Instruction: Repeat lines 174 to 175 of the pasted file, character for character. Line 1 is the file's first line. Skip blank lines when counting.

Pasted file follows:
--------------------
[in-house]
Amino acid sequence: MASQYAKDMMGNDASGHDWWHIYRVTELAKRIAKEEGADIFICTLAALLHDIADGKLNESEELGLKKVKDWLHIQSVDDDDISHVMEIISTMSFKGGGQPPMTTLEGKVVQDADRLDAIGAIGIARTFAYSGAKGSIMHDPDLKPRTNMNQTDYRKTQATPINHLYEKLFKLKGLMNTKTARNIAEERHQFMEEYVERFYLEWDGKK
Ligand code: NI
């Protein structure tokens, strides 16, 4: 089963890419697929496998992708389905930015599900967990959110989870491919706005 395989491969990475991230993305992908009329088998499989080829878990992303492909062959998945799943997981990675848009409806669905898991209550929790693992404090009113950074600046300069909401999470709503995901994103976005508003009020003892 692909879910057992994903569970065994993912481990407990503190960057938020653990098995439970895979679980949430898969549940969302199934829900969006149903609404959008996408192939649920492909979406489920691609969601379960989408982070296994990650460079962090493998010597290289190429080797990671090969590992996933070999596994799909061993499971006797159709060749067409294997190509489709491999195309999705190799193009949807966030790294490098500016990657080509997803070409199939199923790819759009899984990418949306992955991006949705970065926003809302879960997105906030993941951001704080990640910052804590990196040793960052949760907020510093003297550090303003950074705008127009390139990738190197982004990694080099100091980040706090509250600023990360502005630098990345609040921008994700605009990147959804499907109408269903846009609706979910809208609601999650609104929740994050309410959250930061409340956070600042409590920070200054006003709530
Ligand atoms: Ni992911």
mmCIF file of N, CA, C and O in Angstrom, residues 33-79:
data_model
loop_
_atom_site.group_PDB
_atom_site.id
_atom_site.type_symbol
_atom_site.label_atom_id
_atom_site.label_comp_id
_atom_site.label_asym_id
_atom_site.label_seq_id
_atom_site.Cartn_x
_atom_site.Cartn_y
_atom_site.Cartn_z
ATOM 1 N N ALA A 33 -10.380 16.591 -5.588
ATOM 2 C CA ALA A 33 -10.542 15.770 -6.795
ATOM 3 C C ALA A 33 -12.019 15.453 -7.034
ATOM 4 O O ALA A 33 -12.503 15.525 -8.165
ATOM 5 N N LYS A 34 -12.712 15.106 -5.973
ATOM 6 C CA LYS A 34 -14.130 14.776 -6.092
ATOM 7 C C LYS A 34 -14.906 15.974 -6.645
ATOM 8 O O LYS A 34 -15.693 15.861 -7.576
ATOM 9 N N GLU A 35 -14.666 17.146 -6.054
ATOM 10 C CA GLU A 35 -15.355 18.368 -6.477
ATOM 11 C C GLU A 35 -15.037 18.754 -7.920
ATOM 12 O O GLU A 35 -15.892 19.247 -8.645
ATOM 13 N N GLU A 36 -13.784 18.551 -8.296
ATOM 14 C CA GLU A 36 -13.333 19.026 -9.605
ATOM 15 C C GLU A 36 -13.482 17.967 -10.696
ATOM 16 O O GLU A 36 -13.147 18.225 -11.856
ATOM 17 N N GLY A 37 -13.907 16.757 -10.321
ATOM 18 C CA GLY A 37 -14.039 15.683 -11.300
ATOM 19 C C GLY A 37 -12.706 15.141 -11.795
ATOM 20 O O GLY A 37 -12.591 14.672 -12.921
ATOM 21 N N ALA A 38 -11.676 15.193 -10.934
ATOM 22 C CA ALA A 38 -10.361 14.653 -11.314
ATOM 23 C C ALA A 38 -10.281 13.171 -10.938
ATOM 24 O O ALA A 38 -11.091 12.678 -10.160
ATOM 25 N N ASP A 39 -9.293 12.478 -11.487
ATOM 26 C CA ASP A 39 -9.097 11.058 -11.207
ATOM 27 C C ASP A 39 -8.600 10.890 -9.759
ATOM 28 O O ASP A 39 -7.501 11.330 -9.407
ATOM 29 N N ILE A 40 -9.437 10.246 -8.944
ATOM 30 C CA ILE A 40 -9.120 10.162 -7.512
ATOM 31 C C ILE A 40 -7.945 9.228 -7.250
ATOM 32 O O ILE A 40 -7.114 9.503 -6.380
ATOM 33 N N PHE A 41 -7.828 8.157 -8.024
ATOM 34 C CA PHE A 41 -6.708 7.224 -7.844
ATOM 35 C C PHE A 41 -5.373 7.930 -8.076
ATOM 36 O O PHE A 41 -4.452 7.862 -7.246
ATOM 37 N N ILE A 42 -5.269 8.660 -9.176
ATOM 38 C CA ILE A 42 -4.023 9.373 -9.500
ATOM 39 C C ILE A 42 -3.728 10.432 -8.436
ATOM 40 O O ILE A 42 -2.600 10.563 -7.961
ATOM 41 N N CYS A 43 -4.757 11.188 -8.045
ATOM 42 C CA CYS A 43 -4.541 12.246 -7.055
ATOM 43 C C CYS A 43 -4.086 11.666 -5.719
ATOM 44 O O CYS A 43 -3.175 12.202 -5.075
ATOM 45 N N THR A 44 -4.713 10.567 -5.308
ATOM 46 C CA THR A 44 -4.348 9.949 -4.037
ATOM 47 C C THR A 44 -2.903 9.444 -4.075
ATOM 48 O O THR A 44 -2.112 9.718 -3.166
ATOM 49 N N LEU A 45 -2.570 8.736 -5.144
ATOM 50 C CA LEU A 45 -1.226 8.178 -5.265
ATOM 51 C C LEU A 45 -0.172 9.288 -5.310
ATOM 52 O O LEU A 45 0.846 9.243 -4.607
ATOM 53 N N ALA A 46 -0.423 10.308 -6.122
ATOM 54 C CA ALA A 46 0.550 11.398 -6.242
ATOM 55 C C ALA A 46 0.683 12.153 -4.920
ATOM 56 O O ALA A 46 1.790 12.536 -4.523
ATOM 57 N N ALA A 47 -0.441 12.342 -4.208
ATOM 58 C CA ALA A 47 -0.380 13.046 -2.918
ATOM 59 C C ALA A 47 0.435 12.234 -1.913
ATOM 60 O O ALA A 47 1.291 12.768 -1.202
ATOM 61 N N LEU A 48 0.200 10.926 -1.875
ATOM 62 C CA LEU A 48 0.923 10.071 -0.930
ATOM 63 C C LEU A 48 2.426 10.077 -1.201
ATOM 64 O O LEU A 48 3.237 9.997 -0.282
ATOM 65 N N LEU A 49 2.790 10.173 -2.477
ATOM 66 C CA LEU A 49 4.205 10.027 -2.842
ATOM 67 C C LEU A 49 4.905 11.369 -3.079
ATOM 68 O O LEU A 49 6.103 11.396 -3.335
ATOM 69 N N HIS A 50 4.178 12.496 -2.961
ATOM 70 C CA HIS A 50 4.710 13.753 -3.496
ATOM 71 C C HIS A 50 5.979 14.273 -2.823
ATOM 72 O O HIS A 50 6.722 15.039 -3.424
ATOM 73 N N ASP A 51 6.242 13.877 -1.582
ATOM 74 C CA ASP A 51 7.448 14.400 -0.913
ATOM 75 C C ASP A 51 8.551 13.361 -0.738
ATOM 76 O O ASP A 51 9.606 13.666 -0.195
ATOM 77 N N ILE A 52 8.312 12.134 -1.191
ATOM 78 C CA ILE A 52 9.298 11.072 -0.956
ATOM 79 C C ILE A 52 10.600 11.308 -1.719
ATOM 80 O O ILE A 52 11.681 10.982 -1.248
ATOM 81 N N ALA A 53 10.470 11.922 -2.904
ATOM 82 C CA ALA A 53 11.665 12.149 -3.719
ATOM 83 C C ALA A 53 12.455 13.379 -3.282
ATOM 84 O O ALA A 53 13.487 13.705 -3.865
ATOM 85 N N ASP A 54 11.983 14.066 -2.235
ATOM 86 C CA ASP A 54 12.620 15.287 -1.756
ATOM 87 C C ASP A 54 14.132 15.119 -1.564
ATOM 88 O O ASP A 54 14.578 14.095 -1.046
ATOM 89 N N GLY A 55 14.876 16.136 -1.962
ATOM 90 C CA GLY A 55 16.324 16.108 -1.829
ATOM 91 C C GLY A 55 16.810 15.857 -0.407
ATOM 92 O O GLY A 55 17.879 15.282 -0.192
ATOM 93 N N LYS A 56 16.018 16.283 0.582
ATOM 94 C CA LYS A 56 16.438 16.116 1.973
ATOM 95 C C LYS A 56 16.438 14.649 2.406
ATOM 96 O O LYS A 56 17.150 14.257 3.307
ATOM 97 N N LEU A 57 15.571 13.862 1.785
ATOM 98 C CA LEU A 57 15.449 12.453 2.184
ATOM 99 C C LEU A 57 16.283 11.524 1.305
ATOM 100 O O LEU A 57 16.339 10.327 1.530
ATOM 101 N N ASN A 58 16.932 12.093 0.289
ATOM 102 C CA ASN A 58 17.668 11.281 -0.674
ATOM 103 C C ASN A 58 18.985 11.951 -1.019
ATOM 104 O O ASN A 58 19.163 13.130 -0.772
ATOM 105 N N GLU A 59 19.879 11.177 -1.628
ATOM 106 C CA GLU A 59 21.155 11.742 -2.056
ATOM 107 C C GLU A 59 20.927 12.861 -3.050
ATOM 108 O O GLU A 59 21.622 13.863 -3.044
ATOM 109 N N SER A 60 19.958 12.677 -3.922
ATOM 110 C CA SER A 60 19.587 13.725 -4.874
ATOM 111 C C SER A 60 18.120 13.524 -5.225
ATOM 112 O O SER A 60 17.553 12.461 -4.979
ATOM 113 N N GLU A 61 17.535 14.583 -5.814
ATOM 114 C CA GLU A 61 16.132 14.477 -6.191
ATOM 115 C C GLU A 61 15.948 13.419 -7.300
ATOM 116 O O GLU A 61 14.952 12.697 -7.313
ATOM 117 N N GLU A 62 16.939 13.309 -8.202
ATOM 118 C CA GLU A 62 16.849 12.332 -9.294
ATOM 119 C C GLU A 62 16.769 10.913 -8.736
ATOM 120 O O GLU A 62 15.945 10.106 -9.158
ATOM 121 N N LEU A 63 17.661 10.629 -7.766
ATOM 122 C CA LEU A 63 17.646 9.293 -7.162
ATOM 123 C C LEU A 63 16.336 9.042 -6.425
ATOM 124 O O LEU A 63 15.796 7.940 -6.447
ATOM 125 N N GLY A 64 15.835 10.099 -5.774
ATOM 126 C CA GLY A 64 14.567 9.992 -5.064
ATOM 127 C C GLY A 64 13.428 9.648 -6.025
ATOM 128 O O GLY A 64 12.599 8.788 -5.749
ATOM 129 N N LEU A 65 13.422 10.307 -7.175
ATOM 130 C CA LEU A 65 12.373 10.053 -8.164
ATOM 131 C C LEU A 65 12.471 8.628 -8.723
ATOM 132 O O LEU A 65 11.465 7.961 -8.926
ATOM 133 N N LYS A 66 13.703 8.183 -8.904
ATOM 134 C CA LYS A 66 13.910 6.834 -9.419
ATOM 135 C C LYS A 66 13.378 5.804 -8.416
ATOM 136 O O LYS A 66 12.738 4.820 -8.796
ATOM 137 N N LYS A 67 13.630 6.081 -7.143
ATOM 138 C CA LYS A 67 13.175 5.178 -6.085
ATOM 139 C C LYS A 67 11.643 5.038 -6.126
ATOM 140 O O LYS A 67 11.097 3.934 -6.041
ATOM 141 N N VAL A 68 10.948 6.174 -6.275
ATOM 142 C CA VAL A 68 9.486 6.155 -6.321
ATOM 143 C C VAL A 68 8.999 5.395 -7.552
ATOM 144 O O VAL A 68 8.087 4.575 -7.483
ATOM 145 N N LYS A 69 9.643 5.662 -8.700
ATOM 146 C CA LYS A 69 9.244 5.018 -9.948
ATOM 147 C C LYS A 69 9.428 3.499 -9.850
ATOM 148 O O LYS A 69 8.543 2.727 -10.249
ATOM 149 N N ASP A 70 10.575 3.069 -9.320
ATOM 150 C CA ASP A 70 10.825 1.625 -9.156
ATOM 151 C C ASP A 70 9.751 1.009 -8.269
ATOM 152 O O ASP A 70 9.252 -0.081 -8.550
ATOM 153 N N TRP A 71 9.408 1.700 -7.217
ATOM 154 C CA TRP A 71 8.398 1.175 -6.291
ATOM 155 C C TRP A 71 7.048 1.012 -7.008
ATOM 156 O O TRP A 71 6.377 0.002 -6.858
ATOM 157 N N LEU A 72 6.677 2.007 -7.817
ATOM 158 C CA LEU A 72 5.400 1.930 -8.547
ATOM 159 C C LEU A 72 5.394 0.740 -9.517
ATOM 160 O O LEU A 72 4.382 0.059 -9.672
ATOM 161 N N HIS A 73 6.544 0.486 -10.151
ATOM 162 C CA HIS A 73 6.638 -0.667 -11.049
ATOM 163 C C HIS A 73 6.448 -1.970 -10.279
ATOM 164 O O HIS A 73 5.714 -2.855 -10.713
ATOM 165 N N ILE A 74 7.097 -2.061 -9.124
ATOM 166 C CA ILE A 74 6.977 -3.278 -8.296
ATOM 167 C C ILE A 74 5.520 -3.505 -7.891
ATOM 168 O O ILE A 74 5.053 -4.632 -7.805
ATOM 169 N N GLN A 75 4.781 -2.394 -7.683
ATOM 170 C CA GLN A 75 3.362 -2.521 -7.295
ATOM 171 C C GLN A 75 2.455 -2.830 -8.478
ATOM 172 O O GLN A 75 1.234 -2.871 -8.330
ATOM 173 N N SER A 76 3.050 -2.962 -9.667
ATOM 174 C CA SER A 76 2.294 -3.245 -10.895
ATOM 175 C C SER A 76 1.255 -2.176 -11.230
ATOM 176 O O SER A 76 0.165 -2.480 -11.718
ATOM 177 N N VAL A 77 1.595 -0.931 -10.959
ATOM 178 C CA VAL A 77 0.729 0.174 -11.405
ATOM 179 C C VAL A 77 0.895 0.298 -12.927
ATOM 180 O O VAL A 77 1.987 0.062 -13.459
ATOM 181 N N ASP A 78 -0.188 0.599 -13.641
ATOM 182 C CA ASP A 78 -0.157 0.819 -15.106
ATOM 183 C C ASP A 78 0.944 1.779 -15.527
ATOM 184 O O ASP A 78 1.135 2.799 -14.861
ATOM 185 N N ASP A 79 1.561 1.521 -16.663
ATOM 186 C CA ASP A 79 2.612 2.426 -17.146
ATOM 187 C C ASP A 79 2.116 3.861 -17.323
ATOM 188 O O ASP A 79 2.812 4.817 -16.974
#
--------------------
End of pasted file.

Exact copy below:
ATOM 156 O O TRP A 71 6.377 0.002 -6.858
ATOM 157 N N LEU A 72 6.677 2.007 -7.817